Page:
Chasing water in the Solar System: Exploration of the Moon, Mars, Venus, and the Jupiter system
Swedish Institute of Space Physics
Water is an essential chemical element in the Universe that supports life. Earth possesses a wealth of liquid water in the oceans. However, the cases of any other planet are still mystery. Can they host (or hosted) water? In what form does water embed? How stable is water on planet? The search for water is thus a key topic of Solar System explorations. In addition to scientific interests, aggregated water is, if it exists, a potential resource for human activities in space. This seminar overviews Solar System explorations in the context of searching for water based on in situ investigations by Sweden in collaboration with Japan. The Moon is dry. There is, however, ongoing global water production presumably; Protons ejected from the Sun can directly react with the oxidized lunar surface to produce water molecules. Using a remote sensing plasma instrument, we have successfully visualized the ongoing proton impacts on the lunar surface. Mars and Venus are interesting in the context of the history of planets and habitability. When these planets were formed, they had wealth of water as for present Earth. Where has the water gone? Water loss to space over billions of years has been argued for decades. We are conducting experiments to measure the current loss of water from Mars and Venus using ESA's planetary orbiters, and the strong evidence of ongoing water loss from these planets has been found. The large moons of Jupiter can host oceans under the crust. The subsurface oceans are potential habitable environments. We are preparing the JUICE mission, launch planned in 2022, that will study the environment of the Jovian moons.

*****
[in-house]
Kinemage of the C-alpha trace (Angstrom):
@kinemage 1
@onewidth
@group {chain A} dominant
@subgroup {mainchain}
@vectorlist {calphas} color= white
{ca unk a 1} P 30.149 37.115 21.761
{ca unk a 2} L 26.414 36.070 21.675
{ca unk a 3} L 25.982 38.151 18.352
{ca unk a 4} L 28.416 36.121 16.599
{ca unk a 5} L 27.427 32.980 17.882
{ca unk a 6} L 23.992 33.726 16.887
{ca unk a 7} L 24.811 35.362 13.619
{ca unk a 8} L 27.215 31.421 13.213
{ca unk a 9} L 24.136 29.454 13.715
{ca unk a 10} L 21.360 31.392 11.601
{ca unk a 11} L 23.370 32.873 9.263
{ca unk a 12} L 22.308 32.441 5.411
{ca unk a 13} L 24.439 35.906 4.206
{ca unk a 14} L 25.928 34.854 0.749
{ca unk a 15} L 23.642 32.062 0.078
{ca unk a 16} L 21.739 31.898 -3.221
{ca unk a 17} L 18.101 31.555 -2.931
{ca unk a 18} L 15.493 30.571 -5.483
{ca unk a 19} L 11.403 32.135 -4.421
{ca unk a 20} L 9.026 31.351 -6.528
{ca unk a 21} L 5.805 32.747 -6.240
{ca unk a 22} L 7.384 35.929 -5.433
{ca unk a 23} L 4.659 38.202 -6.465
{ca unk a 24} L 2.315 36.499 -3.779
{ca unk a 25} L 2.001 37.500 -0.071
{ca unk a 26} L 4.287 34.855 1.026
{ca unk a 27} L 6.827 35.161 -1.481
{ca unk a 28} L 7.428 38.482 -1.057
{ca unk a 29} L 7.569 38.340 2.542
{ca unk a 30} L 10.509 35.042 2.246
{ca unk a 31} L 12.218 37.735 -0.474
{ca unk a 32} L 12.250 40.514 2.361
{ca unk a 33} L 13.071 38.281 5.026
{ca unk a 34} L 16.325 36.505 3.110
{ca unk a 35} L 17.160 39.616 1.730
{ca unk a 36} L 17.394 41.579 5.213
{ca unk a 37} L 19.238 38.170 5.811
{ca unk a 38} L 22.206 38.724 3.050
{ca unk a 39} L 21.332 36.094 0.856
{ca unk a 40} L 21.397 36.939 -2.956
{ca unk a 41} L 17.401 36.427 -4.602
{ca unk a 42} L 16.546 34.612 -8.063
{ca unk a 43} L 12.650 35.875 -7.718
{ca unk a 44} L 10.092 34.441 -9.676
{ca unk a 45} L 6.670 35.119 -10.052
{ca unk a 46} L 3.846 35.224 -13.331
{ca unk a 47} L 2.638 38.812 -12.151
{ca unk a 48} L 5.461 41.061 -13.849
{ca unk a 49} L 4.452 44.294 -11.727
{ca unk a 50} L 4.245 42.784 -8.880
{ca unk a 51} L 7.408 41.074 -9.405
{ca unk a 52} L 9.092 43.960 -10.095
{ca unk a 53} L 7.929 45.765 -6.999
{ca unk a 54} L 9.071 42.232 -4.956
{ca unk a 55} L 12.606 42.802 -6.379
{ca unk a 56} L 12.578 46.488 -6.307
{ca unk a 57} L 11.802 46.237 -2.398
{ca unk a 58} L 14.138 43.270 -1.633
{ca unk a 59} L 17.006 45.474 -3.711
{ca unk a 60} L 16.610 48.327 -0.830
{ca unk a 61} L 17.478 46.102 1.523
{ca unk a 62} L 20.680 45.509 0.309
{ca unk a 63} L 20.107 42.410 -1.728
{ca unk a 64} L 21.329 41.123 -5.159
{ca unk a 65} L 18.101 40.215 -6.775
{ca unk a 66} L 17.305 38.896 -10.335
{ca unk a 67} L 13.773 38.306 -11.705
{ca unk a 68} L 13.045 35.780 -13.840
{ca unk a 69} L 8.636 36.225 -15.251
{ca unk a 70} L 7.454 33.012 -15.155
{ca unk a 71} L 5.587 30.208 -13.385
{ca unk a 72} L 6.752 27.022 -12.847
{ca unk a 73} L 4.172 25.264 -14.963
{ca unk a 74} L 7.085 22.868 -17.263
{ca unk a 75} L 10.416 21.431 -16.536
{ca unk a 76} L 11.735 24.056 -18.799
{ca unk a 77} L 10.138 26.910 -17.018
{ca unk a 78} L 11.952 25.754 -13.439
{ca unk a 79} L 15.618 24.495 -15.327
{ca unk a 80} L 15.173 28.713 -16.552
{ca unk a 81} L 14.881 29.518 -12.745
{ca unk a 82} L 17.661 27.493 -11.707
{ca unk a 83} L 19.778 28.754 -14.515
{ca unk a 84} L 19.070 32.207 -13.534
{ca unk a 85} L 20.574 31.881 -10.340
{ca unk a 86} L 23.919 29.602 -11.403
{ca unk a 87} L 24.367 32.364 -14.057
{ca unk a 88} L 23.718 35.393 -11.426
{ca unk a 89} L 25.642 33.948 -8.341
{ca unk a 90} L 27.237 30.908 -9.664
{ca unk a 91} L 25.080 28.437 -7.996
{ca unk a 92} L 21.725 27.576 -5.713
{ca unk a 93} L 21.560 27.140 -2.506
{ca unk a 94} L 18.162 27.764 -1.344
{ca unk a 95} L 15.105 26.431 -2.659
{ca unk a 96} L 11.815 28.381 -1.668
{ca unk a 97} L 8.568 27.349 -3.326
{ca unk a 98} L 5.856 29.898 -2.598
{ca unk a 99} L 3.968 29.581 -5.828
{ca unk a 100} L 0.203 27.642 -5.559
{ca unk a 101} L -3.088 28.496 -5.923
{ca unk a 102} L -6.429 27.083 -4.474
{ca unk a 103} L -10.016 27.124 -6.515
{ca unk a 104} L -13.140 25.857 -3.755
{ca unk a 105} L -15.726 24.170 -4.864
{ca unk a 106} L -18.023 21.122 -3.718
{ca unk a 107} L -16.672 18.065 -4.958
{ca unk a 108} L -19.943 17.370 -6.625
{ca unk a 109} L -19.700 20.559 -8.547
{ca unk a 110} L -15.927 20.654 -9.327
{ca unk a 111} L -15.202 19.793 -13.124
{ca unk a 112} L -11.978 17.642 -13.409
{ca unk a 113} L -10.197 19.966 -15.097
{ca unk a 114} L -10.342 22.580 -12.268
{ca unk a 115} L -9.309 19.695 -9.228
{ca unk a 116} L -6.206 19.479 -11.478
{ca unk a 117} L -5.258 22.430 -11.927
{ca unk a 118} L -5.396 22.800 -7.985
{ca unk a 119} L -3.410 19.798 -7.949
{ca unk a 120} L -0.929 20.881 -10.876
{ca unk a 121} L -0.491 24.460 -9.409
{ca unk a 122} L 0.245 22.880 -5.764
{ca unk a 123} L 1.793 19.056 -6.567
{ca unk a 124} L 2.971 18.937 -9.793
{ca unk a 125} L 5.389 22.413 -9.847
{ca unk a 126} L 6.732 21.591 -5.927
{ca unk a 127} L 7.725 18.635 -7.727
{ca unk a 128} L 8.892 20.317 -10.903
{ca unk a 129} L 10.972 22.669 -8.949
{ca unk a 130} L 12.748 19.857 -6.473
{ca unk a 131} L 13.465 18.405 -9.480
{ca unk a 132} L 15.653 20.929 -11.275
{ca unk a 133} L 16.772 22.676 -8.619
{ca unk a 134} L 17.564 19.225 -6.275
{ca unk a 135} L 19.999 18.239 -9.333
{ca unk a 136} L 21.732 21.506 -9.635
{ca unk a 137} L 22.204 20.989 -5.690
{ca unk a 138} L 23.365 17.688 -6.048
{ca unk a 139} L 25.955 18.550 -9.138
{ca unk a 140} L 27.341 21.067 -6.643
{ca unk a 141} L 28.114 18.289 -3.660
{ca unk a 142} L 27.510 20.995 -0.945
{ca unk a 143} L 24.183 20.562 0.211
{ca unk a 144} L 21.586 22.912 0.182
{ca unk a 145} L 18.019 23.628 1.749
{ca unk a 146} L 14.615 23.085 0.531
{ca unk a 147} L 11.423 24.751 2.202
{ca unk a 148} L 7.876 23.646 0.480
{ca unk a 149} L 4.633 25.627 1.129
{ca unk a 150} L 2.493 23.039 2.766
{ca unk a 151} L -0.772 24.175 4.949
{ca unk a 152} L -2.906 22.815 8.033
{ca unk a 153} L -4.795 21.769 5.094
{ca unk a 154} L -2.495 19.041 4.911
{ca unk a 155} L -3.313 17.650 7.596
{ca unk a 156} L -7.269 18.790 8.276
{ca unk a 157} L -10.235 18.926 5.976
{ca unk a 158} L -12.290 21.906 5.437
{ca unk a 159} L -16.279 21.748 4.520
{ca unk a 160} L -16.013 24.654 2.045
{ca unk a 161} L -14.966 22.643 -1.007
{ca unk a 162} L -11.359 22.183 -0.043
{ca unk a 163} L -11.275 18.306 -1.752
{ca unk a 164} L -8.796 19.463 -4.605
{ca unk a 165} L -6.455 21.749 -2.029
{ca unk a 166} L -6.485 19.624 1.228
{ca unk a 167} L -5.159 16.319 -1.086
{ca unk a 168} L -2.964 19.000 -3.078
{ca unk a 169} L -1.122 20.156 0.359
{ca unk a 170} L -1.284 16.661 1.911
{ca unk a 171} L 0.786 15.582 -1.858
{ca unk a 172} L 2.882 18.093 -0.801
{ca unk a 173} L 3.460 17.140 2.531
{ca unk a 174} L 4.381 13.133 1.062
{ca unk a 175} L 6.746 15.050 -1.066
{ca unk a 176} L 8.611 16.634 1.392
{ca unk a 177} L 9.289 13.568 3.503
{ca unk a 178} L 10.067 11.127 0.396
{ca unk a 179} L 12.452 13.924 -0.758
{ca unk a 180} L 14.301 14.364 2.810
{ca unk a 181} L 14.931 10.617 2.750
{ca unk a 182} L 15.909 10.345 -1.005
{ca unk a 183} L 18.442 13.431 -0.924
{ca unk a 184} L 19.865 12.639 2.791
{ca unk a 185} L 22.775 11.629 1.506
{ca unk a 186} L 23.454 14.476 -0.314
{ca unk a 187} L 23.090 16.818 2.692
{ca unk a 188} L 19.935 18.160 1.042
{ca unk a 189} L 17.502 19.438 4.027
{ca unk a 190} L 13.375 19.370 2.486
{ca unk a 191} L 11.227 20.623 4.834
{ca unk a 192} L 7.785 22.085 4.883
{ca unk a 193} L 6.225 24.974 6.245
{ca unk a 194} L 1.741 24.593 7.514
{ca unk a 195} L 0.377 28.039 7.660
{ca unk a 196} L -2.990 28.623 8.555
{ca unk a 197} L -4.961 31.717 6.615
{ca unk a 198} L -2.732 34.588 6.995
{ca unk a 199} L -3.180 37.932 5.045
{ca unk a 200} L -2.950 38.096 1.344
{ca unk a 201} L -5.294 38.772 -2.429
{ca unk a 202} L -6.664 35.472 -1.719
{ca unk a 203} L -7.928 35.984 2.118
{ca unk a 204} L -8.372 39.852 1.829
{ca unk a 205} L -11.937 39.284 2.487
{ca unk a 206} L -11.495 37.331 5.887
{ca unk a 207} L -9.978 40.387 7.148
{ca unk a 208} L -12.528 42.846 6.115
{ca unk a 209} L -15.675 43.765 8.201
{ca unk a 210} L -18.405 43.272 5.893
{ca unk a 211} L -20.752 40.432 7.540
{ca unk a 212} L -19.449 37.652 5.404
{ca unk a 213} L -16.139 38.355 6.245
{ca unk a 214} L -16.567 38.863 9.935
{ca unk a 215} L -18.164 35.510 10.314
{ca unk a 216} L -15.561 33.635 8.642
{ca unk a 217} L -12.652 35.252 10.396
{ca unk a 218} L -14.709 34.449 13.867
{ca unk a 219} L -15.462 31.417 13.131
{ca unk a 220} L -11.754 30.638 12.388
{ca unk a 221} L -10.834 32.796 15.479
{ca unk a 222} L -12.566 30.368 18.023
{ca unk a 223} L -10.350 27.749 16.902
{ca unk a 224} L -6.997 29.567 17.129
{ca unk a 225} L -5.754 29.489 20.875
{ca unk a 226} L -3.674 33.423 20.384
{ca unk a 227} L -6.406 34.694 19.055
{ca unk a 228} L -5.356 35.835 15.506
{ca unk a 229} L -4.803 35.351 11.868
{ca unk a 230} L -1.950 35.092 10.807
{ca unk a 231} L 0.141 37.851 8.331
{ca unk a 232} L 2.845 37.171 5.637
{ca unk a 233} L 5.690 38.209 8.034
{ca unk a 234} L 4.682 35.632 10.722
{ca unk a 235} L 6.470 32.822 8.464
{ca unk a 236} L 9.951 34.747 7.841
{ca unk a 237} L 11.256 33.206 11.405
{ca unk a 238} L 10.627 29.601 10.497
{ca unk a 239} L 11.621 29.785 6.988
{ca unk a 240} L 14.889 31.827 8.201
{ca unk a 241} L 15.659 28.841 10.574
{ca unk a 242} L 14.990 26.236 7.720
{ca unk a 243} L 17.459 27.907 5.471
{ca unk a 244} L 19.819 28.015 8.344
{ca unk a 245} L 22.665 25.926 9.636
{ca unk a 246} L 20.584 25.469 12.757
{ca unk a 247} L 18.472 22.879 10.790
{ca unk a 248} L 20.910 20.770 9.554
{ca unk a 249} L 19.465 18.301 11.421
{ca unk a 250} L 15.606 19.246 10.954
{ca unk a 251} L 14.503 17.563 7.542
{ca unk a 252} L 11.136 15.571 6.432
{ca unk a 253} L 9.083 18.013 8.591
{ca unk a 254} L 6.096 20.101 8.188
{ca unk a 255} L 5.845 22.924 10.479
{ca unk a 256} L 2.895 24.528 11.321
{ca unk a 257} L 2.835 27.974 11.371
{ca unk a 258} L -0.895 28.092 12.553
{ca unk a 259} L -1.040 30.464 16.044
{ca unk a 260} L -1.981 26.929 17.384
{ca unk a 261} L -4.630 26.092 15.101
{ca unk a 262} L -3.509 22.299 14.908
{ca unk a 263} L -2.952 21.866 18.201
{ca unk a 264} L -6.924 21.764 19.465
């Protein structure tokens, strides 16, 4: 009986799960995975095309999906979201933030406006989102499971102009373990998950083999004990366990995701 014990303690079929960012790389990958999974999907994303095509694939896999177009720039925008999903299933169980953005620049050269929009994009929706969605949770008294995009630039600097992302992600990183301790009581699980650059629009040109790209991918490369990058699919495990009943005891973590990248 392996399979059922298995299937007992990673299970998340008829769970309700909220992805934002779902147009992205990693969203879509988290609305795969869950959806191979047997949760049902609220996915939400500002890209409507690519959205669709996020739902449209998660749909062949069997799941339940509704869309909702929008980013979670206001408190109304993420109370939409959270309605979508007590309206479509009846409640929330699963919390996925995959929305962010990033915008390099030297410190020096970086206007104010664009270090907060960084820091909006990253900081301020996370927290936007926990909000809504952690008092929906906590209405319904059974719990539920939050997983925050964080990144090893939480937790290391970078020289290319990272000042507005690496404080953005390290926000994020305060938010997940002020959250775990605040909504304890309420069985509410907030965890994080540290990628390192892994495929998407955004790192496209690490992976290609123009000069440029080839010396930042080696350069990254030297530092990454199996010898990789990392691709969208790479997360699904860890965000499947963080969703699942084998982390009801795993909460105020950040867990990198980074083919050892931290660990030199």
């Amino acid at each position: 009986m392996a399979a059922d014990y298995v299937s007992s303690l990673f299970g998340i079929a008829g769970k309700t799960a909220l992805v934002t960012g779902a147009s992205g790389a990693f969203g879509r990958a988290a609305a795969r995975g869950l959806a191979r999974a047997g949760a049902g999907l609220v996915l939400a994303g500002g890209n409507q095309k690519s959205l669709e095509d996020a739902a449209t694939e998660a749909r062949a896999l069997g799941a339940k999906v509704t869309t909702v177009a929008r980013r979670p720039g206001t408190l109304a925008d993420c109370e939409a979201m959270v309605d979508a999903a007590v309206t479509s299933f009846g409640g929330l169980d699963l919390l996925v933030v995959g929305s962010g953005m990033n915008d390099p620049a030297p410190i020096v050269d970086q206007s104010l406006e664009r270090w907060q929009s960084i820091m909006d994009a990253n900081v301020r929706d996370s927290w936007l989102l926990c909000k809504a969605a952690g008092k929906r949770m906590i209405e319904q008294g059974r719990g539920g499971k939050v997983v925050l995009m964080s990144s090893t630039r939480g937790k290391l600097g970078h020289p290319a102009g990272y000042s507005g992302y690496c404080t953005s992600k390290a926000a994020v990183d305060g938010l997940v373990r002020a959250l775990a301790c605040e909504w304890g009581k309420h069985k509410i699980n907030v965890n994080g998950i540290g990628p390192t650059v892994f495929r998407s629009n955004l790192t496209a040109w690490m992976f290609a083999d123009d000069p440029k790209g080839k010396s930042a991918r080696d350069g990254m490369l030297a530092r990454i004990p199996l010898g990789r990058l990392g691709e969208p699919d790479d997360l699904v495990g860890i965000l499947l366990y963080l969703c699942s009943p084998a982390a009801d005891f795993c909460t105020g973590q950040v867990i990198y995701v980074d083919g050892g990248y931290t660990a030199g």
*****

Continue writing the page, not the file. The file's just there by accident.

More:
Created 2019-11-12 11:20:00 by Mats HolmstrÃ¶m Last changed 2020-01-14 09:51:37 by Mats HolmstrÃ¶m